MORGANTOWN - The best way to tell how serious the Big East Conference is about expansion came perhaps not from what the league said on Tuesday, but in what it refused to say.
At the same time the league's presidents were voting to dive into adding two schools to bolster the football part of the conference, officials were essentially putting a gag order on all involved.
In other words, this must be serious.
"I'm going to defer all comment to the league,'' West Virginia athletic director Oliver Luck said when reached after the meetings. "They've asked us not to discuss things publicly.''
Suffice it to say, though, that the conference finally seems poised to pull the trigger on expansion and do something about its scarcity of football-playing members.
When and where that expansion will take the league isn't quite clear, nor is how it will affect the already bloated basketball side of the equation.
Still, the league officially announced Tuesday that the presidents of the 16 member schools, by a unanimous vote, "approved the process to evaluate the terms and conditions for potential expansion candidates.''
The expansion agreed upon would increase the number of football-playing members of the league from eight to 10.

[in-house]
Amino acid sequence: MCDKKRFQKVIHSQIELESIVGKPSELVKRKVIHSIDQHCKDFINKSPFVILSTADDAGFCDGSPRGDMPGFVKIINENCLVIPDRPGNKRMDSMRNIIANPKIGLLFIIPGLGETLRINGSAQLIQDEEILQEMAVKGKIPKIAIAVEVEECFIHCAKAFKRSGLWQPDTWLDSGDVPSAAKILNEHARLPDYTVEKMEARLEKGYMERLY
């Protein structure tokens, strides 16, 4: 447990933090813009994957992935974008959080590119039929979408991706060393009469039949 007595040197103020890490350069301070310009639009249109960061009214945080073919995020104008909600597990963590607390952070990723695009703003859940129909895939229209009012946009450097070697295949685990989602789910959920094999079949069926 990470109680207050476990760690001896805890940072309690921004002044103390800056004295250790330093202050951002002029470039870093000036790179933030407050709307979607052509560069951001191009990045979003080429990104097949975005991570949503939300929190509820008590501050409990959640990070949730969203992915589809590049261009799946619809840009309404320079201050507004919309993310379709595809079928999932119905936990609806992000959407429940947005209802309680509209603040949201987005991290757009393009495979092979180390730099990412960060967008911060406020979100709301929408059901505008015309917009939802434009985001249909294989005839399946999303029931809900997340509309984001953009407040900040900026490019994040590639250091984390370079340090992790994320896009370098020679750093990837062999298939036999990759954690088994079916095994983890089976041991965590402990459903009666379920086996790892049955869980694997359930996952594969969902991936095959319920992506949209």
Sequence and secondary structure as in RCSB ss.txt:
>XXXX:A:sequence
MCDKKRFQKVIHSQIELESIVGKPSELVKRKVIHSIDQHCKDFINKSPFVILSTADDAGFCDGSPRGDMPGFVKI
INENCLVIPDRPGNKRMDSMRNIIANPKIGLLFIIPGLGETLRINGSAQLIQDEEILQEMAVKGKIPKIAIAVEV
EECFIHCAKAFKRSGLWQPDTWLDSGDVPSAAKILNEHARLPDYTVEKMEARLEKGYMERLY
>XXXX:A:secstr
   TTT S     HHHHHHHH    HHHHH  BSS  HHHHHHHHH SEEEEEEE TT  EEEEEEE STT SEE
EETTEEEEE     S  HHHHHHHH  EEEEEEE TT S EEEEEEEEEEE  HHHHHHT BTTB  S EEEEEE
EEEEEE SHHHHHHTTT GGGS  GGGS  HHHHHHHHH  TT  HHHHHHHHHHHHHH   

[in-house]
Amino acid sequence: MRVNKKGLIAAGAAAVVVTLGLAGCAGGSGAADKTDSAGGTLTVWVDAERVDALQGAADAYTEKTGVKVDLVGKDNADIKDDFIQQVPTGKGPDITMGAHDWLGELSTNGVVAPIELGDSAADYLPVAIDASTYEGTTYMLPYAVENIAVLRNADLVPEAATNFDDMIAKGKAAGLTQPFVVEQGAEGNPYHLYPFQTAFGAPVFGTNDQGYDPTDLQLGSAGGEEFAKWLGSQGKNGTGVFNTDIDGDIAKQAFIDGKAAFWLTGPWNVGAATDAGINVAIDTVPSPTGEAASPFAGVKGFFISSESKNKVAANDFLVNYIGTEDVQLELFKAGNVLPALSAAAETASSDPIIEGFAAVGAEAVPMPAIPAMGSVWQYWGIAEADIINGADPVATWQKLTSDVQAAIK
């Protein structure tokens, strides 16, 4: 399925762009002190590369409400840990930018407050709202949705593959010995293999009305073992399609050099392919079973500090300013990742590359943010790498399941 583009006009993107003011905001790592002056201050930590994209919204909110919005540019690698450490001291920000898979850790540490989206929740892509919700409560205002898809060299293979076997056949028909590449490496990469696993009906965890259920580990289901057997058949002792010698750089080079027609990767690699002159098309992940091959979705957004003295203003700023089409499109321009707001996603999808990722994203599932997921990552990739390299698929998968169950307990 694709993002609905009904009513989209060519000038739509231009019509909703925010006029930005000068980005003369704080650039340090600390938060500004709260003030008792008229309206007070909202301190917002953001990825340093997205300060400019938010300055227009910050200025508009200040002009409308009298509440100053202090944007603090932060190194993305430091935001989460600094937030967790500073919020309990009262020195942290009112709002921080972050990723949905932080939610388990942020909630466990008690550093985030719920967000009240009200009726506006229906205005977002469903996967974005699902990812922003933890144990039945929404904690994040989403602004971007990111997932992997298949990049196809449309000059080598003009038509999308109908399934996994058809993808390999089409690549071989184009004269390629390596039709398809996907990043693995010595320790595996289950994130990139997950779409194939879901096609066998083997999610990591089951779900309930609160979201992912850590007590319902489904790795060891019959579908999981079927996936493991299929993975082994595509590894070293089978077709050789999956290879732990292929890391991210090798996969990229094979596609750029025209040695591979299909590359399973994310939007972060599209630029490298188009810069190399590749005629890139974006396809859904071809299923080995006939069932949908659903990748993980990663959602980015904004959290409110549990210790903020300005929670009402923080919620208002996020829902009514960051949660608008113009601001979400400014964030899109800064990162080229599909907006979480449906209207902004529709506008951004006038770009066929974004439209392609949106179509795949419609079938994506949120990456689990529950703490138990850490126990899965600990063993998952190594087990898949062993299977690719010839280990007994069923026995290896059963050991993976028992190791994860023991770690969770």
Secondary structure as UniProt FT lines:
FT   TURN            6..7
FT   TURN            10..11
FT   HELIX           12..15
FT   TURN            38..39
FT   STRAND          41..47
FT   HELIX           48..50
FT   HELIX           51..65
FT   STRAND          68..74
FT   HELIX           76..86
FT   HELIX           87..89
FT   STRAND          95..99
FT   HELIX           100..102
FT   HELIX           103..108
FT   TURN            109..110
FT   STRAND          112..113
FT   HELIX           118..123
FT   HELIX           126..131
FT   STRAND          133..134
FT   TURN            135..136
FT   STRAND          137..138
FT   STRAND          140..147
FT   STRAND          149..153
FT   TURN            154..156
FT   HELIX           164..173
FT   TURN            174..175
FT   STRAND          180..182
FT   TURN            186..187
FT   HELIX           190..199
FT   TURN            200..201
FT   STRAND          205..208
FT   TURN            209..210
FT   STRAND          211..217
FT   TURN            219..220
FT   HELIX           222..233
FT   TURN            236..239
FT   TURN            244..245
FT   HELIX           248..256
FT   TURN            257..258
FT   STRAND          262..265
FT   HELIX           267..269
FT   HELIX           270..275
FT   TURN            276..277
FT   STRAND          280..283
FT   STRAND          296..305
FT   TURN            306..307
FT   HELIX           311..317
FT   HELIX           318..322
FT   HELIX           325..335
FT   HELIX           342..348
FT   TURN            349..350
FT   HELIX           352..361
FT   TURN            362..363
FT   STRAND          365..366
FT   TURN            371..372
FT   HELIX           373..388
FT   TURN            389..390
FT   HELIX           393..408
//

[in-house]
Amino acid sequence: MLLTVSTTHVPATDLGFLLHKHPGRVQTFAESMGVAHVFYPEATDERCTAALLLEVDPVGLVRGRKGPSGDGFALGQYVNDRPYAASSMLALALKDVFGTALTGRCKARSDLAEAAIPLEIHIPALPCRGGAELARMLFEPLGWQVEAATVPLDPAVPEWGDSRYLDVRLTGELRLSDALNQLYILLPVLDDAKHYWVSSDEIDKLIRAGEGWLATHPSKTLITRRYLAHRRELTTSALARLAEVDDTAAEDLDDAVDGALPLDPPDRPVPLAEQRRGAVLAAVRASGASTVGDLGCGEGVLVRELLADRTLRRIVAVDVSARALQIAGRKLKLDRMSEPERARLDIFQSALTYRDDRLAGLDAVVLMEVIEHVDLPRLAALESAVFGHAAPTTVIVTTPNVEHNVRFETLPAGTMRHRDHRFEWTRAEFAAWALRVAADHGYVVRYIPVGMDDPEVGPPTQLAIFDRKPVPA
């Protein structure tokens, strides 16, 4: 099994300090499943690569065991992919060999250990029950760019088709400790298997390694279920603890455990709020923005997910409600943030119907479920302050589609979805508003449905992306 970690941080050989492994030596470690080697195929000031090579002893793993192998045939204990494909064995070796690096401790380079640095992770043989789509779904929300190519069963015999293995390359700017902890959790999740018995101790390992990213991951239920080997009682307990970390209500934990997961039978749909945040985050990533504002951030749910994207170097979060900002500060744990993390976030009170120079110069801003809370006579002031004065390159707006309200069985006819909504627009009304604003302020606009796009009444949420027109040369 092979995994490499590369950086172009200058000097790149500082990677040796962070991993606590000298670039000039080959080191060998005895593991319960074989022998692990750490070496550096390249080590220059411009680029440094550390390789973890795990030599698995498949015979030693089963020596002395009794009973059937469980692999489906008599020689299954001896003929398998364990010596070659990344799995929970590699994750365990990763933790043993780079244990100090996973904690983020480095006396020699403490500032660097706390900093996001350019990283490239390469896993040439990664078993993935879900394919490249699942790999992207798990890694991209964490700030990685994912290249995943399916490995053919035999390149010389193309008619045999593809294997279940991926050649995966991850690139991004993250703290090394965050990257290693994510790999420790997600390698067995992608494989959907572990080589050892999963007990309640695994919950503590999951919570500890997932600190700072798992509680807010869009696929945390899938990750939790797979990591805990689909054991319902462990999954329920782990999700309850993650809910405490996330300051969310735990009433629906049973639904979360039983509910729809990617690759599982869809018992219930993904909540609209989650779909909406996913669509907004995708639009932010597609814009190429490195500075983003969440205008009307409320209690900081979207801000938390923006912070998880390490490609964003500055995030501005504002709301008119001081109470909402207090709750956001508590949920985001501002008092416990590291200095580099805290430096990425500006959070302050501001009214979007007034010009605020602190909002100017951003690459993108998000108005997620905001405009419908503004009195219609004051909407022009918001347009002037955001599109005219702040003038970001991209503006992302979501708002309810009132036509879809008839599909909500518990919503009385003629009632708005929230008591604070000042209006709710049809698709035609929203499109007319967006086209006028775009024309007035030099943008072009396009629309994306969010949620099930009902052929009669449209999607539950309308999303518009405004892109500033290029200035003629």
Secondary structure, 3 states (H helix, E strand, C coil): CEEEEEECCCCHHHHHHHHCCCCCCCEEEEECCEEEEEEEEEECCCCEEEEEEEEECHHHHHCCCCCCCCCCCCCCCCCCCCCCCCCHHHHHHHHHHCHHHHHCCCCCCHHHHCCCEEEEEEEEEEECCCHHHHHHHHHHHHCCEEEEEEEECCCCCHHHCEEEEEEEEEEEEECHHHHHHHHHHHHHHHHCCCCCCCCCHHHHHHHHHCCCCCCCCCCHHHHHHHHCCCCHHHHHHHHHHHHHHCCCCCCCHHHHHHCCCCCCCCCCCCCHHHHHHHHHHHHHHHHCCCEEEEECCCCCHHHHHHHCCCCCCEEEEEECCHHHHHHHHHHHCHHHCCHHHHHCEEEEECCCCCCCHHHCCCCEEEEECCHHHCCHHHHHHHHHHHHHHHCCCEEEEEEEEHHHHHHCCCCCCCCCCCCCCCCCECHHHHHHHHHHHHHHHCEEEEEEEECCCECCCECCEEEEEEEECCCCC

According to the short release from the conference during meetings of its presidents and athletic directors in Philadelphia, the presidents "agreed that the interests of each of the conference's 16 member institutions would be served by increasing the number of Bowl Subdivision football-playing members to 10.''
That unanimity would seem to fly in the face of what is an obvious rift between the eight current football-playing members of the Big East and the eight that do not field upper-tier football programs. The former group sees expansion as necessary for survival and the latter perceives it as making the already-cumbersome 16-team format in other sports - particularly basketball - even more difficult.
More than likely the non-football members see the vote for what it is - an exploration of expansion and not a cast-in-stone vote to approve it. That would come later once the prospective new members are identified and the details worked out and could be far more difficult a proposition on which to agree.
Luck, though, when pressed, did say that he believes everyone is behind the exploration.
"I would think that all of the athletic directors [are in favor],'' Luck said. "I think it's safe to say that all the schools are on the same page.''